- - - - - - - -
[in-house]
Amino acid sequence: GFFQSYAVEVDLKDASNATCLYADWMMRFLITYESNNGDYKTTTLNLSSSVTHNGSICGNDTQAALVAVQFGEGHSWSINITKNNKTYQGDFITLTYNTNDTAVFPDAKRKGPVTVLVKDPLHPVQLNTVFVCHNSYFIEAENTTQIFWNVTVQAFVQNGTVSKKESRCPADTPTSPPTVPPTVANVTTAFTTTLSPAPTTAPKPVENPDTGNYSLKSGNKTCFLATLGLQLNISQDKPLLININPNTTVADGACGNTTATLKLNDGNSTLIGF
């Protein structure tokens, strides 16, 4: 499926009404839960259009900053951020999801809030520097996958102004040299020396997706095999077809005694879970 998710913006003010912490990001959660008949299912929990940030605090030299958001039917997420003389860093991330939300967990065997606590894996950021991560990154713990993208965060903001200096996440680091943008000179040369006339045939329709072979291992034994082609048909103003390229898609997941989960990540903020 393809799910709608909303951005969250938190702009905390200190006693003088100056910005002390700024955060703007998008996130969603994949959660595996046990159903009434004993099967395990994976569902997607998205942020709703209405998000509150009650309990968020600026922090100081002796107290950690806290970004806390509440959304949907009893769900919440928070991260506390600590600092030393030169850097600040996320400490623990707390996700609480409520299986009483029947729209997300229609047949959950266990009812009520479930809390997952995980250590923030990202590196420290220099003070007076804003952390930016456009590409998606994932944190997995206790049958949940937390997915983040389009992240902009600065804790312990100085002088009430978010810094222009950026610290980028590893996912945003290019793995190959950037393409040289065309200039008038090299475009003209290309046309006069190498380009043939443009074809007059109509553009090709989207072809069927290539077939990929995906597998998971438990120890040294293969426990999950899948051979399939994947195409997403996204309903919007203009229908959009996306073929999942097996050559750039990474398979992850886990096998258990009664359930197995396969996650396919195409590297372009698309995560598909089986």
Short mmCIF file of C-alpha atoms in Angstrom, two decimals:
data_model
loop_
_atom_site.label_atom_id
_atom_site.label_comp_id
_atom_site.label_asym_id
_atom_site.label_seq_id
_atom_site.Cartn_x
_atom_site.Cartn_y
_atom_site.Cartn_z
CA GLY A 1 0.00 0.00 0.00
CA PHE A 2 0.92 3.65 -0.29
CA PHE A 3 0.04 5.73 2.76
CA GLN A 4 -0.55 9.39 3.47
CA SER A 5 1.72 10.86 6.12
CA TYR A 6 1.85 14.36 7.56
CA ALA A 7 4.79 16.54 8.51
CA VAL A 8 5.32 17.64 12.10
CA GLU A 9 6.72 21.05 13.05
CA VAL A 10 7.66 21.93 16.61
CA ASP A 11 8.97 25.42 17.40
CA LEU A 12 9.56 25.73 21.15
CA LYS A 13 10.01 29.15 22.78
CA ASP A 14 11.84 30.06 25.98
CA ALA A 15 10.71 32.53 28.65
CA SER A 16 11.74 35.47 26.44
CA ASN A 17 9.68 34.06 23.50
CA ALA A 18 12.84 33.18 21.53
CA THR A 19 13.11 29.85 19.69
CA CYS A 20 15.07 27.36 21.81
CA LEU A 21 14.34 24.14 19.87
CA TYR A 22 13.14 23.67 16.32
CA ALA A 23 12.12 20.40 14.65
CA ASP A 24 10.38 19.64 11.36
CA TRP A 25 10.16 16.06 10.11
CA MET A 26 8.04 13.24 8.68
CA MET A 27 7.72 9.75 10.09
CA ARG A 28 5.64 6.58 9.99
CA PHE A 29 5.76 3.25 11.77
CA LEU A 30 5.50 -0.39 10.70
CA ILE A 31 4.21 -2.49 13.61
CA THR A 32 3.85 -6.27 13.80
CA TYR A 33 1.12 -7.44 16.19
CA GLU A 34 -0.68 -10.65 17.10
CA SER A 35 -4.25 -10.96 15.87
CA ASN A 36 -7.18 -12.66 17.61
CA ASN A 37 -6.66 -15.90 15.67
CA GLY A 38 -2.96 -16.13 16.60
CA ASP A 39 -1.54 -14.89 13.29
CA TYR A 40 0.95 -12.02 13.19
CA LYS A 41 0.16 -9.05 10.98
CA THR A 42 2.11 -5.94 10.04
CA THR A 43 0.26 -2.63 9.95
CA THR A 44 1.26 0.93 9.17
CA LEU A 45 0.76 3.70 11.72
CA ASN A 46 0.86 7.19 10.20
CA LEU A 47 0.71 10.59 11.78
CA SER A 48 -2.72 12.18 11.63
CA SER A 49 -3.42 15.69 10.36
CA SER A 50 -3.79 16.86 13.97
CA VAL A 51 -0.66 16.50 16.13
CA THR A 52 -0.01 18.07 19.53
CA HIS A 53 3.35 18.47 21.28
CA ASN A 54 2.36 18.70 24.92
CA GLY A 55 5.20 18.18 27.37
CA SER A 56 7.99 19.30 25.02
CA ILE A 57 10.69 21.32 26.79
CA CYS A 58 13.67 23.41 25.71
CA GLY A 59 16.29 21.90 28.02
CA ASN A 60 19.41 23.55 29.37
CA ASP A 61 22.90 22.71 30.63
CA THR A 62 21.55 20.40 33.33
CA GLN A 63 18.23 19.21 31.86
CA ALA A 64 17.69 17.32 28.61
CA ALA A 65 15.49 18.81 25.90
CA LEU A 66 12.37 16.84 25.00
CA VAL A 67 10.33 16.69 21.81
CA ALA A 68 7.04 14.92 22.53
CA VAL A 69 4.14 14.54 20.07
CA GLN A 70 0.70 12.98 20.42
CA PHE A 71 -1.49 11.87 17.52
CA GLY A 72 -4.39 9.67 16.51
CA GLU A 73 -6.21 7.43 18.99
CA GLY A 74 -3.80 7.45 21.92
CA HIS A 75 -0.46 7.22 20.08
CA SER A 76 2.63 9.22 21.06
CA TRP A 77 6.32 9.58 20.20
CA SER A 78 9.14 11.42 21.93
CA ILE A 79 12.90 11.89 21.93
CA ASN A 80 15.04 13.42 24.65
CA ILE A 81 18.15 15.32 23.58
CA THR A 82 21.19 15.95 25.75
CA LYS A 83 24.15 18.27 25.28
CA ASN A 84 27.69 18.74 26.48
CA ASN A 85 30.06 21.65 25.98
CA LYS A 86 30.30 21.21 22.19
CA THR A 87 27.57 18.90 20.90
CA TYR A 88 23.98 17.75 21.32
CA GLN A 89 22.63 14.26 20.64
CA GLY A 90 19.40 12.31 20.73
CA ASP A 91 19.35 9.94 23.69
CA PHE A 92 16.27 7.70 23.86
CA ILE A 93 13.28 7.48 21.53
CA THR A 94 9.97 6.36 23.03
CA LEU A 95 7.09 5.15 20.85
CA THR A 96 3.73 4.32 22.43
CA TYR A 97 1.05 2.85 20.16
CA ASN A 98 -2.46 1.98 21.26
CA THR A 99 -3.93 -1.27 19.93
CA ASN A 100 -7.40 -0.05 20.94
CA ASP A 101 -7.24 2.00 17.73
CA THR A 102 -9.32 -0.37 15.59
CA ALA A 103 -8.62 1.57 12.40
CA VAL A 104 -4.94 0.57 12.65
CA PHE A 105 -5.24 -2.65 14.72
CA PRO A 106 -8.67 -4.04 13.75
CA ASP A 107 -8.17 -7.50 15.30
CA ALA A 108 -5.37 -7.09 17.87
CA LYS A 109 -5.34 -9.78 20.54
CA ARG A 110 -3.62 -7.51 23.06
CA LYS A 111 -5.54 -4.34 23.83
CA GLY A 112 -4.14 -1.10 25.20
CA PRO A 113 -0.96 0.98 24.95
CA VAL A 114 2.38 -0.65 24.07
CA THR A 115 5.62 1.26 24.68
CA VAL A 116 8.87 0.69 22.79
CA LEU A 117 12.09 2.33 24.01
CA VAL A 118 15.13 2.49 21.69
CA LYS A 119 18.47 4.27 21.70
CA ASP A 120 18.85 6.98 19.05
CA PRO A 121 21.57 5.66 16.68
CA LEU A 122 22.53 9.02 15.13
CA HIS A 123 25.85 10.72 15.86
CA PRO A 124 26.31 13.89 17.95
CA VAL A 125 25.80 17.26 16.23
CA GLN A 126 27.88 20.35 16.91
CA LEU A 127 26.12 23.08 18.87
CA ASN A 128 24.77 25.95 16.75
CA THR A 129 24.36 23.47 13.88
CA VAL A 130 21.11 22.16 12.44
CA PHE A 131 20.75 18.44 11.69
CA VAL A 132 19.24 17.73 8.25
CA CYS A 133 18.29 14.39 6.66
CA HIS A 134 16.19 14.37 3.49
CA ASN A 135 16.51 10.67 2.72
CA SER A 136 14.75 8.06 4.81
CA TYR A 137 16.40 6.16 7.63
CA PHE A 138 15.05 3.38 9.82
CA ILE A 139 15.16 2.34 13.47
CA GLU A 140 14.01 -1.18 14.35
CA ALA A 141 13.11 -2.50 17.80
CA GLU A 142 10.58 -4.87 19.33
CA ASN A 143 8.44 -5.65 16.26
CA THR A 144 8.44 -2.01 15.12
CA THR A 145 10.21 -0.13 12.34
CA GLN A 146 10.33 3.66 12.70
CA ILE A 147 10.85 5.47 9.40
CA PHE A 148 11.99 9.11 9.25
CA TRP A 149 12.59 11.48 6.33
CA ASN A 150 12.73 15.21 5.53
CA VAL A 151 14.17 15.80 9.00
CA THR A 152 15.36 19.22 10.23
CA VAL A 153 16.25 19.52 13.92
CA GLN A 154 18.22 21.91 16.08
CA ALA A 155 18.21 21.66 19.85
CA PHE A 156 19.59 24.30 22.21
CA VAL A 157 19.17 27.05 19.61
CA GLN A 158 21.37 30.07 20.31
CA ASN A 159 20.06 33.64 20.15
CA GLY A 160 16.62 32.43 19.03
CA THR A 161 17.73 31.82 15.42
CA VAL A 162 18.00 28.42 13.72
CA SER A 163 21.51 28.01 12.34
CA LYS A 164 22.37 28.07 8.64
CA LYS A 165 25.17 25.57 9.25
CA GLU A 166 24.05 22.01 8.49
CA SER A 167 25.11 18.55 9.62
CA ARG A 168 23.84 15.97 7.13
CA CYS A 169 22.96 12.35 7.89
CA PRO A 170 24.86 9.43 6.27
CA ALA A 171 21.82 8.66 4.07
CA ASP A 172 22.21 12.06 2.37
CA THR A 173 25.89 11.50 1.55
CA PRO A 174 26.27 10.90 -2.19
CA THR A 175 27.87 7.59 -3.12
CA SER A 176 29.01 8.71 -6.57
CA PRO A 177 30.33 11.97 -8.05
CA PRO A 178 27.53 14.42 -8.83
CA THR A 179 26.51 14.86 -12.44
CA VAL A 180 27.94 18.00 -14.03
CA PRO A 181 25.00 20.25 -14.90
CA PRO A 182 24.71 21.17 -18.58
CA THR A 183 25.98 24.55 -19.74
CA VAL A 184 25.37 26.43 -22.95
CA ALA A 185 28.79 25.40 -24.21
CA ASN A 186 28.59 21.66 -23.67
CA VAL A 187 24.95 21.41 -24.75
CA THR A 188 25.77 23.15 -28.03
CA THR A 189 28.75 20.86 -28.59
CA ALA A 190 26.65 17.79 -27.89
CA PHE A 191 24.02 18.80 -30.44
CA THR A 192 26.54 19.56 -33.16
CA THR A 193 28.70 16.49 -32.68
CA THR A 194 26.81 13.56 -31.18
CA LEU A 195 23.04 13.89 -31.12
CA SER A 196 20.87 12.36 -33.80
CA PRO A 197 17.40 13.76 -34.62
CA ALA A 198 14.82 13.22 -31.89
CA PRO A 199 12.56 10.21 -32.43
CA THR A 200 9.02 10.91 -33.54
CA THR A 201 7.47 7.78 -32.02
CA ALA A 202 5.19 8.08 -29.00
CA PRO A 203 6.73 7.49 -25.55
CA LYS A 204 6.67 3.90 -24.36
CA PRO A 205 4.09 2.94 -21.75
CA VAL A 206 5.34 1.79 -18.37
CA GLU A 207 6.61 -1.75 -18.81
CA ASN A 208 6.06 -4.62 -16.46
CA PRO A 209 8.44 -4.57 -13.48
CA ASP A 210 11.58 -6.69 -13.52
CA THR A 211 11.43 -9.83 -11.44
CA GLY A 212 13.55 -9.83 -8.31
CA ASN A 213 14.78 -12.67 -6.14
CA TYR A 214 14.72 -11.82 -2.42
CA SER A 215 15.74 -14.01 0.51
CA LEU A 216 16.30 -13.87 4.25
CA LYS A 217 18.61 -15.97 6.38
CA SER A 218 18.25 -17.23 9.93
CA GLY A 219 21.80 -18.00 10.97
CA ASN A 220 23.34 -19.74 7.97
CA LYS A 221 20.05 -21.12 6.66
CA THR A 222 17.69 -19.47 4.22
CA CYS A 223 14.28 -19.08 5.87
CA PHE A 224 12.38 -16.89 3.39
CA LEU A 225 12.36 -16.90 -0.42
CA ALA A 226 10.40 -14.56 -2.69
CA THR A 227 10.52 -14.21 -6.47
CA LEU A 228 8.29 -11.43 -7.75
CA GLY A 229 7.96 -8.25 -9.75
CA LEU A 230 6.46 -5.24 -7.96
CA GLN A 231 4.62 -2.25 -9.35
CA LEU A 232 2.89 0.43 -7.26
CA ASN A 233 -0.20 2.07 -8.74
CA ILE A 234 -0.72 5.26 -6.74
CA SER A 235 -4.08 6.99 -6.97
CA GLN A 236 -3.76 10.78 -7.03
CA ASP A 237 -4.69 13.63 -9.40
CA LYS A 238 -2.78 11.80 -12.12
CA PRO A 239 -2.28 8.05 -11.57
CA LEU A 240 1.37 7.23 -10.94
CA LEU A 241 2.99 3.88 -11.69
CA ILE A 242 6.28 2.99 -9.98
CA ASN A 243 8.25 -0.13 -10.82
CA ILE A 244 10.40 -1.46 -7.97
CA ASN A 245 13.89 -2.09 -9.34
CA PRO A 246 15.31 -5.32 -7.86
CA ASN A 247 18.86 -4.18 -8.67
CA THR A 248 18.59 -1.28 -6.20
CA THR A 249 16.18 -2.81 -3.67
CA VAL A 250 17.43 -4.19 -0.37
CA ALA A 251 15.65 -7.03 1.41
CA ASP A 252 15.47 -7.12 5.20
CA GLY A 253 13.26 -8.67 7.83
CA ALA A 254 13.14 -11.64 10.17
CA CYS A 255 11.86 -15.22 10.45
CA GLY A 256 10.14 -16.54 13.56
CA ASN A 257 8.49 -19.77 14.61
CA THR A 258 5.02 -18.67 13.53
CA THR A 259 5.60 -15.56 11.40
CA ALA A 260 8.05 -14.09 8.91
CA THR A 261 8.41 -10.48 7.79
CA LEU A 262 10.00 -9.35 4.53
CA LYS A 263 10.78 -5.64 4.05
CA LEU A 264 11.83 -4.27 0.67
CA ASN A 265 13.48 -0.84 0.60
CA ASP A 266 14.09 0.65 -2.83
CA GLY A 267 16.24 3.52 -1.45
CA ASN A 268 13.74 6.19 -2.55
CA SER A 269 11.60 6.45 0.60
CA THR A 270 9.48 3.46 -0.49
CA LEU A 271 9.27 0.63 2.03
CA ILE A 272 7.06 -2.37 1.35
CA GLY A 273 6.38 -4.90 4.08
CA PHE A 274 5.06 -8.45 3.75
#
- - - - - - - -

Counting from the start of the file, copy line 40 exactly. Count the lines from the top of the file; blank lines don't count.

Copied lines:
CA MET A 27 7.72 9.75 10.09